• Do not permit society to impose its coffee preferences on your tongue, says Razer. (Flickr)Source: Flickr
There is no “best” coffee, save for that one kicks you into bliss. So make your deal with the dark roast devil and enjoy your French press, kaapi, single-origin, instant or pod, says Helen Razer.
By
Helen Razer

6 Oct 2017 - 3:48 PM  UPDATED 6 Oct 2017 - 4:38 PM

As we know, coffee is the most important meal of the day. Note: I make this claim as no sort of expert in the warm beverage field.

After some decades of no research in the non-existent field of Where is My Coffee studies, I share my results. Please note, the test subject in this non-scholarship was me. Therefore, published advice will not necessarily apply to you, the coffee drinker. Two findings, however, (1) we will feel the urgent need for a coffee buzz sometime today and (2) we won’t always get it, for various reasons.

I aim to offer some solutions.

If you’ve felt that caffeine itch on your ancient brain, you will certainly know that we don’t always find the true scratch we need. One reason for this may be the attention your rational mind has paid to medical science. Coffee may not be good for cardiovascular health, bone health, mental health etc.

If, however, you have consulted a physician and find your two-to-four-cup-a-day habit poses no significant risk, there are still problems to overcome.

A big one is bucks. Purchase of two daily barista brews costs the typical Australian worker ’round two grand a year. We’ll get to that troubling matter very soon.

You like instant coffee, but are not yet prepared to admit this unfashionable fact to yourself.

Another problem, more instantly remedied, is not truly Knowing Thyself. For example: you like instant coffee, but are not yet prepared to admit this unfashionable fact to yourself. Or, your posh inner-addict demands a Milanese pour, yet you think of yourself as easily pleased.

I fancy myself as low-maintenance, but my reptilian brain has other ideas. Instant coffee just doesn’t give my insides the buzz of espresso, however much I long to be seen from the outside as a humble instant fan.

So I offer this advice: do not permit society to impose its coffee preferences on your tongue. When it comes to this legal vice, take only the guidance of pleasure. If you loathe that cold-pressed frap-o-fabulous micro-lot all your colleagues say they are mad for: own it. You were possibly born that way.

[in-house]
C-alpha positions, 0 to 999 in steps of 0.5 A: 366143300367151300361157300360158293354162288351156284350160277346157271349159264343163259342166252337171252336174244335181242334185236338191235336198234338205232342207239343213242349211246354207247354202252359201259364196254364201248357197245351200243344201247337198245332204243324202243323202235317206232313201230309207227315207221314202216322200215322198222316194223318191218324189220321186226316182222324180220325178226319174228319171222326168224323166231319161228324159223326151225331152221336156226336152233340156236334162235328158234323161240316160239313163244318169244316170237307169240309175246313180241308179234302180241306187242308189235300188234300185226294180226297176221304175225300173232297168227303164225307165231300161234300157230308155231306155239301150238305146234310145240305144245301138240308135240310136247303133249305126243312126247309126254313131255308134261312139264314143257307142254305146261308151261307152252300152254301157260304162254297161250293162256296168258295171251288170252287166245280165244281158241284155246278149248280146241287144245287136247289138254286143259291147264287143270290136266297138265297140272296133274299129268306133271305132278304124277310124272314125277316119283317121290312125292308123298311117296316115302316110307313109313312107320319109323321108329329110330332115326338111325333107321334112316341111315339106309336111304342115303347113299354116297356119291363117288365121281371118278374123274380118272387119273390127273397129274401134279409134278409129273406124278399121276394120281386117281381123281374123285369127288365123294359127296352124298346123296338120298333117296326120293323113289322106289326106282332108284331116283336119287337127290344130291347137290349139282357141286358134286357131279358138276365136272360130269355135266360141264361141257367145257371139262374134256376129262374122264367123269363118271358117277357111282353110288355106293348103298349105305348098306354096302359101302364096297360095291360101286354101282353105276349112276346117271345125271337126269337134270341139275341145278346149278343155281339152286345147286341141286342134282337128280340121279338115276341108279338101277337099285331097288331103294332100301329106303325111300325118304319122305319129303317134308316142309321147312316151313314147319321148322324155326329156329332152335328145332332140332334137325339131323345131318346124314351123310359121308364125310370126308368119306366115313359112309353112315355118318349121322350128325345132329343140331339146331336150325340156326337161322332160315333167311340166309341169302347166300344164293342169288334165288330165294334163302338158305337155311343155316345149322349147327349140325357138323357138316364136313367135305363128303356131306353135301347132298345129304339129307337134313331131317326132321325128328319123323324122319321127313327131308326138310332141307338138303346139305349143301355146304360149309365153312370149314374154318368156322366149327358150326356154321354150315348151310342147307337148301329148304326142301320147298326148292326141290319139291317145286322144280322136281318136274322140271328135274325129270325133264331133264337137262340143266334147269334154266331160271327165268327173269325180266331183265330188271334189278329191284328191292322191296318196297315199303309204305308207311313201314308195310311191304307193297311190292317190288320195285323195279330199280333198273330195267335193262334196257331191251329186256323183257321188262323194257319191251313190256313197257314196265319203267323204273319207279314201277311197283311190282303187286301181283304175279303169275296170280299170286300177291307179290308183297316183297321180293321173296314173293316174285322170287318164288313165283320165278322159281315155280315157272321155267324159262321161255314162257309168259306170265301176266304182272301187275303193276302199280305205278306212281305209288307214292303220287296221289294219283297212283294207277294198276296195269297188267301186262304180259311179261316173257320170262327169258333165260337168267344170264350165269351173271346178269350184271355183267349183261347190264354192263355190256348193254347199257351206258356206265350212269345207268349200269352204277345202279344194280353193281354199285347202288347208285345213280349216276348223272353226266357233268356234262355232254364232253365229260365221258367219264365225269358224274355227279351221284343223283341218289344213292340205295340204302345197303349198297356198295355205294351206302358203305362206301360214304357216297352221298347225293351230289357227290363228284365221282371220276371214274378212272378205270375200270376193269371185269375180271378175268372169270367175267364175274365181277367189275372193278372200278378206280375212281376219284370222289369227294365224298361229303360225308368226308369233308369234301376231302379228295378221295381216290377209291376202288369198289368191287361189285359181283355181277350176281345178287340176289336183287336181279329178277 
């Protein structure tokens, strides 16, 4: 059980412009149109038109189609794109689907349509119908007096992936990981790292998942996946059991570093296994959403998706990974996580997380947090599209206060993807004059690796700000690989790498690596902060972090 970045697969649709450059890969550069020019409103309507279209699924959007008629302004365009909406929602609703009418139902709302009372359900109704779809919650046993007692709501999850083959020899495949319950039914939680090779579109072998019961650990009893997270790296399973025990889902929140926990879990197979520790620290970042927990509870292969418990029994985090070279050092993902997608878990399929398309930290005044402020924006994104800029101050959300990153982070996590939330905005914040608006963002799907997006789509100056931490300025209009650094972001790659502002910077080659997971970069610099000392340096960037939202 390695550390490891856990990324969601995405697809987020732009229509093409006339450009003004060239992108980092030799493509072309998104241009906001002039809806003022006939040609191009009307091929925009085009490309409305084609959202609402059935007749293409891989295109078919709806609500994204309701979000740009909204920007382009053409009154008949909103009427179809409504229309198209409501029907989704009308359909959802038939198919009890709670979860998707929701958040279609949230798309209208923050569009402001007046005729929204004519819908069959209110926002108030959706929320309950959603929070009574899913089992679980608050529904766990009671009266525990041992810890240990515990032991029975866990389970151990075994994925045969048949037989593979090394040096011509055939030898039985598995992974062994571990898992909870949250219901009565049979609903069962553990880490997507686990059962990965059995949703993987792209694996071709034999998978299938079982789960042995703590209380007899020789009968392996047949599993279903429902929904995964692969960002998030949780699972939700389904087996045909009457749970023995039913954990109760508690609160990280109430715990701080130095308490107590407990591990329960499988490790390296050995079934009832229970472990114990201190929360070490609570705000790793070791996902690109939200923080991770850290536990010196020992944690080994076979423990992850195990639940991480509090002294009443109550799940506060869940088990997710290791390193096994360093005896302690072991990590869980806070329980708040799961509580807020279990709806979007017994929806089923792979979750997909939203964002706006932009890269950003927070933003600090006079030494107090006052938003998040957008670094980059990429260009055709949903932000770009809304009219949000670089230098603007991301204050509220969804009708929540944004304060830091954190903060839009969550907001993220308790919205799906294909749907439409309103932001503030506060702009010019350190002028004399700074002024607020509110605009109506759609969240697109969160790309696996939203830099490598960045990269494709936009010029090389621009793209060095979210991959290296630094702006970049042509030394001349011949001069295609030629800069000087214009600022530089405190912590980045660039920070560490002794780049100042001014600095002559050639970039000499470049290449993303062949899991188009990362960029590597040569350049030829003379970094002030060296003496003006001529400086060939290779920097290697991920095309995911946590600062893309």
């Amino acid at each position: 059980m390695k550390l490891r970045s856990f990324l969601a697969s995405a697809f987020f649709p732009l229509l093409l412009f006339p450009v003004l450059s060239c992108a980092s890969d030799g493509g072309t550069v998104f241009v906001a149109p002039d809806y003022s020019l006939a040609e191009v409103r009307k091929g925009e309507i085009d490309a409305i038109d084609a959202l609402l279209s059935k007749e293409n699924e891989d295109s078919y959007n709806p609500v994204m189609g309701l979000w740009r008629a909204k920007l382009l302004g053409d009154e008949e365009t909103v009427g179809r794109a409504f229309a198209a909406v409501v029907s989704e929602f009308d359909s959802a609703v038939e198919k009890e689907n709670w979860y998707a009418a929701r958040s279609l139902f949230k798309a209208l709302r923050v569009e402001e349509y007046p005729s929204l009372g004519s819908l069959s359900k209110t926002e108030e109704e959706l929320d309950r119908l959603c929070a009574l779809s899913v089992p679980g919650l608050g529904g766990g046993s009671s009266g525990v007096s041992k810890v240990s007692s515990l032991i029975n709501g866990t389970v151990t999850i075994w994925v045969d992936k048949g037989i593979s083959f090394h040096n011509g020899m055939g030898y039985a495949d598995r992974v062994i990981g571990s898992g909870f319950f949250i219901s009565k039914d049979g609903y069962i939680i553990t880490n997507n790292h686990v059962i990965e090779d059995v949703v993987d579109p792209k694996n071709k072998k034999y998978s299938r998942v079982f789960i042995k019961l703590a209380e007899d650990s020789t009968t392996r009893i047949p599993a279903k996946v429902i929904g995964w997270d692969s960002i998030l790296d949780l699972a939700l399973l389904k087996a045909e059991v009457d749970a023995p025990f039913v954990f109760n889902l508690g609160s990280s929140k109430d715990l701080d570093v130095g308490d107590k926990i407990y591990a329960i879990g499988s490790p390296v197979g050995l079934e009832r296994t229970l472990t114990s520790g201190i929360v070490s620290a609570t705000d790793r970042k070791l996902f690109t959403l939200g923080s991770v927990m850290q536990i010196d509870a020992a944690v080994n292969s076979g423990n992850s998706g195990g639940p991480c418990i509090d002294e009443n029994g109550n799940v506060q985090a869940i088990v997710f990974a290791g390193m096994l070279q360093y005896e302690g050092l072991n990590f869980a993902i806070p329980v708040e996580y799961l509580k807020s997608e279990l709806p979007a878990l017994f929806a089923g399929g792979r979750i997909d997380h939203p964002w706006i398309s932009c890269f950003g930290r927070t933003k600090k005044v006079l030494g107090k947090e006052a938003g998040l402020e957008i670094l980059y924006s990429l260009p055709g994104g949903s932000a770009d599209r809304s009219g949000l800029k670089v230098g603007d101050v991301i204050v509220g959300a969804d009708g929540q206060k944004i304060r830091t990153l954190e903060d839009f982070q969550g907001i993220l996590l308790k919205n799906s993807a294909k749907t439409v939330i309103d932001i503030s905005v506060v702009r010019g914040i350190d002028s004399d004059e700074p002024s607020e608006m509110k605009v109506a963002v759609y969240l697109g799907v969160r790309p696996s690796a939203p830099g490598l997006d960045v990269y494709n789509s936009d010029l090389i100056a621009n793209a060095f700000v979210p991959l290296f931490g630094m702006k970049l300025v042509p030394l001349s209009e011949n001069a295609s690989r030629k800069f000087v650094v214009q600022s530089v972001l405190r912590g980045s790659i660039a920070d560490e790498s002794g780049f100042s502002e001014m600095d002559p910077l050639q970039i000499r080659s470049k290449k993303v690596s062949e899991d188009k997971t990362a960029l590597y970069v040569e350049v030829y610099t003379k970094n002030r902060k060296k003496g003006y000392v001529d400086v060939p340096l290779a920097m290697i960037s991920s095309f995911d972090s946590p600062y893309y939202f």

So, you’ve had the real-talk with yourself.

You’ve decided a French press, a moka pot (available in electrical form for work) or even an instant will do ya. You know to choose a coarser grind for your press, a finer one for the stovetop. Or, maybe you learn the trick of brewing thick, unfiltered Turkish, or Indian kaapi. Perhaps you relish the American filter style. That’s okay. Commit to get the cost down, and the method, too.

There is no “best” coffee, save for that one kicks you into bliss.

If profit rules, ethics can’t. Someone is getting ripped off.

And, really, what’s a little pottering for the sake of joy? Coffee-making is not work. It’s a cost-effective way of showing yourself kindness.

Kindness to others, however, may also be a hurdle to the cup. Was this bean picked by well-paid adult workers? Did its cultivation mean environmental sacrifice? Is it single origin, Fairtrade and/or organic, and shall I go to consumer hell if it were not?

The answer is: dunno. While there is much to recommend Fairtrade, there is much to suggest it is flawed. Yes, more revenue may get to farmers in the short-term. However, locking farmers into a single crop and market can hurt them long-term. Organic certification may not always mean the best deal for consumers, growers or the natural world. And - sorry to harsh your coffee buzz - the problem with any business is that it involves business. If profit rules, ethics can’t. Someone is getting ripped off.

Well. That’s the tale I told myself when I bought a capsule machine, which produces something espresso-ish and came with a guarantee that casings would be recycled and contents used as compost. I’ll declare it: that’s the shonky deal my itchy brain made with the coffee devil. What happens between you and your dark roast master, though, may remain a private matter. You can whisper it to me when we meet over lattes in hell. 

Image from Wink (Flickr)

 

Helen Razer is your frugal food enthusiast, guiding you to the good eats, minus the pretension and price tag in her weekly Friday column, Cheap Tart. Don't miss her next instalment, follow her on Twitter @HelenRazer.

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